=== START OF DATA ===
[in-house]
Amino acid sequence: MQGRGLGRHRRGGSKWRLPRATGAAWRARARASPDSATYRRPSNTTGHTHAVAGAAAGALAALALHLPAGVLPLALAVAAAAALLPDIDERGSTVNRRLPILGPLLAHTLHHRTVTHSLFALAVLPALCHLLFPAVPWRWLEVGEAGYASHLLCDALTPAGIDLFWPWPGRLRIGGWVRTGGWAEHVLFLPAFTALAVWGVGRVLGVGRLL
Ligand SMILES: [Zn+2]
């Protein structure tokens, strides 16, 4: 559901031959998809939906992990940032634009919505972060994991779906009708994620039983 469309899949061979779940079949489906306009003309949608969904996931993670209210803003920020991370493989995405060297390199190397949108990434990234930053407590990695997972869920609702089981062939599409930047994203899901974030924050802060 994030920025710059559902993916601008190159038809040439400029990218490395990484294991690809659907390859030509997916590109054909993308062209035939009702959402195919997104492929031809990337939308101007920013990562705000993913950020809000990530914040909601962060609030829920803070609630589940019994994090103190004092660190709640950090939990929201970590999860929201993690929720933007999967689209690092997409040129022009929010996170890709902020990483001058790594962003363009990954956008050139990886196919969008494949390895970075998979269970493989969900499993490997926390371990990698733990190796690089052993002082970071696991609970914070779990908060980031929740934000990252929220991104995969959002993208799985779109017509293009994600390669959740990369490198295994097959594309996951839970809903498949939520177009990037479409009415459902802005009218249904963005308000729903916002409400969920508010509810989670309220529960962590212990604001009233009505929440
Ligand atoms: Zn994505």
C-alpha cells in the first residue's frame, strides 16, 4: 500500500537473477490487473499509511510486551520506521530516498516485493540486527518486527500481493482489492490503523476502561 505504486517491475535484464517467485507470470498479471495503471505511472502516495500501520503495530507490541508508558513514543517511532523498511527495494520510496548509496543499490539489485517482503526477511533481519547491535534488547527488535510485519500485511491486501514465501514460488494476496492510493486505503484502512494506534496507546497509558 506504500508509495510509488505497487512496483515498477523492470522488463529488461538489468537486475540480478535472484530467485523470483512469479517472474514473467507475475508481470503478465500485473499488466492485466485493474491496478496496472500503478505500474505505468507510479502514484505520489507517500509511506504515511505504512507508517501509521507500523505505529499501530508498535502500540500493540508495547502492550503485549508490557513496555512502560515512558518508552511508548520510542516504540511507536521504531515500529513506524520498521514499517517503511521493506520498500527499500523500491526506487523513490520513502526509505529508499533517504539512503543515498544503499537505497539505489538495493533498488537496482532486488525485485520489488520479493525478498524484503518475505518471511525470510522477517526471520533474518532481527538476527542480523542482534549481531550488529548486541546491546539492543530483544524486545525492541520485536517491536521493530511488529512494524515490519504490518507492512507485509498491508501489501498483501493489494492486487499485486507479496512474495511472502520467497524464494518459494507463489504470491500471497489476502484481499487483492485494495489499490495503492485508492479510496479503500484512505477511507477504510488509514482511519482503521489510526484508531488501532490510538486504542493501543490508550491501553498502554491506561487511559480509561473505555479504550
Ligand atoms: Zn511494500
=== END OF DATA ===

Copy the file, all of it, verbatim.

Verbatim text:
[in-house]
Amino acid sequence: MQGRGLGRHRRGGSKWRLPRATGAAWRARARASPDSATYRRPSNTTGHTHAVAGAAAGALAALALHLPAGVLPLALAVAAAAALLPDIDERGSTVNRRLPILGPLLAHTLHHRTVTHSLFALAVLPALCHLLFPAVPWRWLEVGEAGYASHLLCDALTPAGIDLFWPWPGRLRIGGWVRTGGWAEHVLFLPAFTALAVWGVGRVLGVGRLL
Ligand SMILES: [Zn+2]
């Protein structure tokens, strides 16, 4: 559901031959998809939906992990940032634009919505972060994991779906009708994620039983 469309899949061979779940079949489906306009003309949608969904996931993670209210803003920020991370493989995405060297390199190397949108990434990234930053407590990695997972869920609702089981062939599409930047994203899901974030924050802060 994030920025710059559902993916601008190159038809040439400029990218490395990484294991690809659907390859030509997916590109054909993308062209035939009702959402195919997104492929031809990337939308101007920013990562705000993913950020809000990530914040909601962060609030829920803070609630589940019994994090103190004092660190709640950090939990929201970590999860929201993690929720933007999967689209690092997409040129022009929010996170890709902020990483001058790594962003363009990954956008050139990886196919969008494949390895970075998979269970493989969900499993490997926390371990990698733990190796690089052993002082970071696991609970914070779990908060980031929740934000990252929220991104995969959002993208799985779109017509293009994600390669959740990369490198295994097959594309996951839970809903498949939520177009990037479409009415459902802005009218249904963005308000729903916002409400969920508010509810989670309220529960962590212990604001009233009505929440
Ligand atoms: Zn994505």
C-alpha cells in the first residue's frame, strides 16, 4: 500500500537473477490487473499509511510486551520506521530516498516485493540486527518486527500481493482489492490503523476502561 505504486517491475535484464517467485507470470498479471495503471505511472502516495500501520503495530507490541508508558513514543517511532523498511527495494520510496548509496543499490539489485517482503526477511533481519547491535534488547527488535510485519500485511491486501514465501514460488494476496492510493486505503484502512494506534496507546497509558 506504500508509495510509488505497487512496483515498477523492470522488463529488461538489468537486475540480478535472484530467485523470483512469479517472474514473467507475475508481470503478465500485473499488466492485466485493474491496478496496472500503478505500474505505468507510479502514484505520489507517500509511506504515511505504512507508517501509521507500523505505529499501530508498535502500540500493540508495547502492550503485549508490557513496555512502560515512558518508552511508548520510542516504540511507536521504531515500529513506524520498521514499517517503511521493506520498500527499500523500491526506487523513490520513502526509505529508499533517504539512503543515498544503499537505497539505489538495493533498488537496482532486488525485485520489488520479493525478498524484503518475505518471511525470510522477517526471520533474518532481527538476527542480523542482534549481531550488529548486541546491546539492543530483544524486545525492541520485536517491536521493530511488529512494524515490519504490518507492512507485509498491508501489501498483501493489494492486487499485486507479496512474495511472502520467497524464494518459494507463489504470491500471497489476502484481499487483492485494495489499490495503492485508492479510496479503500484512505477511507477504510488509514482511519482503521489510526484508531488501532490510538486504542493501543490508550491501553498502554491506561487511559480509561473505555479504550
Ligand atoms: Zn511494500